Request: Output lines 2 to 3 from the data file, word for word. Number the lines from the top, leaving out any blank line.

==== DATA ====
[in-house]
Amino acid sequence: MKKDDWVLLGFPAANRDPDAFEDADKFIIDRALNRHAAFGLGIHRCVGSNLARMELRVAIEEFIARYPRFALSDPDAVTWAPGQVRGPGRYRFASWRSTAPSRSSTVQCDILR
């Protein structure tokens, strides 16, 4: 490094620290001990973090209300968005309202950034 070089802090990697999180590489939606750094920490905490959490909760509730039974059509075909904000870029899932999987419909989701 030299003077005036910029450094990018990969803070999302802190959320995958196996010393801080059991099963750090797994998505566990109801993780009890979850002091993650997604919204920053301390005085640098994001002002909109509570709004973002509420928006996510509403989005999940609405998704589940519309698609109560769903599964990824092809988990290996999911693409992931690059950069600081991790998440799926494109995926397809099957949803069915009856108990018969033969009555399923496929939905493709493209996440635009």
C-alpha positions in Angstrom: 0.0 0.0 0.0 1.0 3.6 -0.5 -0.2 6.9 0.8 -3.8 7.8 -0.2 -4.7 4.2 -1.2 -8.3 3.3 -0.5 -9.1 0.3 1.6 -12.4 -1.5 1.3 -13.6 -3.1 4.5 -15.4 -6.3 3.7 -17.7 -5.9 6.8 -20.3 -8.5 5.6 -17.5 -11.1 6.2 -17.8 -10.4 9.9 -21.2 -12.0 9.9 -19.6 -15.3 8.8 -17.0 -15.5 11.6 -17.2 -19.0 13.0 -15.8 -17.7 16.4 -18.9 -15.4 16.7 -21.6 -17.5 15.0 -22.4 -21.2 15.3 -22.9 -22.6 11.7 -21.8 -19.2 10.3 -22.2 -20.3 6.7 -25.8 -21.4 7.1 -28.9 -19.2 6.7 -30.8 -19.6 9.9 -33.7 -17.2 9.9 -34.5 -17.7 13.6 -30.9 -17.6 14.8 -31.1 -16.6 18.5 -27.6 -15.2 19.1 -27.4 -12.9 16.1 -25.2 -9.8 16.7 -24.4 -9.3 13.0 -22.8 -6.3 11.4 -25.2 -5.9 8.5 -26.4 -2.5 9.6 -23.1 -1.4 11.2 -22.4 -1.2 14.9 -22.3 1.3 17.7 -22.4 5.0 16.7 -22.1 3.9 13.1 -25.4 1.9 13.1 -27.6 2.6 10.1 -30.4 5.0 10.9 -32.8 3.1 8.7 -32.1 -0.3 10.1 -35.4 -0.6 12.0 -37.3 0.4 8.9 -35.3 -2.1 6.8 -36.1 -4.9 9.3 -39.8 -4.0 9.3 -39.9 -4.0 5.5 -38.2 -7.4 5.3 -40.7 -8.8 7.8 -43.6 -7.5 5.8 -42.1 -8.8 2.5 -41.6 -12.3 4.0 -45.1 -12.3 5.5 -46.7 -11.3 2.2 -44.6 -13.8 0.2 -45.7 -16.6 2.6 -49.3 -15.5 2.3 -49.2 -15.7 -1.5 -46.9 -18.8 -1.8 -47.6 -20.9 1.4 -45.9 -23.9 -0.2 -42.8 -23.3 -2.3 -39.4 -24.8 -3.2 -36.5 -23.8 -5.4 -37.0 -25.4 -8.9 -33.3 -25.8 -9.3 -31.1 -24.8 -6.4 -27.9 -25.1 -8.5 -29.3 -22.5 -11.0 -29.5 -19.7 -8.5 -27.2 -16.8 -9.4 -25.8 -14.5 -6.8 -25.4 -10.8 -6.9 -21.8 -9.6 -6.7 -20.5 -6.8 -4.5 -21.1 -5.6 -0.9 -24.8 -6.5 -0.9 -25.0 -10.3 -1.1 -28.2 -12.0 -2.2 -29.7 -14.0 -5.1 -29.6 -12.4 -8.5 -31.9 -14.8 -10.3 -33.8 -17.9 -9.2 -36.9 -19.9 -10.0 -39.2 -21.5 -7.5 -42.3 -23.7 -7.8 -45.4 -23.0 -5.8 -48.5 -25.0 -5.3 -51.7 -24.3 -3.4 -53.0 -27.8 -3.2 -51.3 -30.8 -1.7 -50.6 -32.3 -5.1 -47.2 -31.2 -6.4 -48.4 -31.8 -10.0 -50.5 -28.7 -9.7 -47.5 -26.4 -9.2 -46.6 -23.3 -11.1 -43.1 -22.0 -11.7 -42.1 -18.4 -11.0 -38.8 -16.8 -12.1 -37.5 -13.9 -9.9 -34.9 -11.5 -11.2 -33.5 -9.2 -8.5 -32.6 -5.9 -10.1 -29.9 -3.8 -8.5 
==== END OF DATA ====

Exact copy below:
Amino acid sequence: MKKDDWVLLGFPAANRDPDAFEDADKFIIDRALNRHAAFGLGIHRCVGSNLARMELRVAIEEFIARYPRFALSDPDAVTWAPGQVRGPGRYRFASWRSTAPSRSSTVQCDILR
């Protein structure tokens, strides 16, 4: 490094620290001990973090209300968005309202950034 070089802090990697999180590489939606750094920490905490959490909760509730039974059509075909904000870029899932999987419909989701 030299003077005036910029450094990018990969803070999302802190959320995958196996010393801080059991099963750090797994998505566990109801993780009890979850002091993650997604919204920053301390005085640098994001002002909109509570709004973002509420928006996510509403989005999940609405998704589940519309698609109560769903599964990824092809988990290996999911693409992931690059950069600081991790998440799926494109995926397809099957949803069915009856108990018969033969009555399923496929939905493709493209996440635009």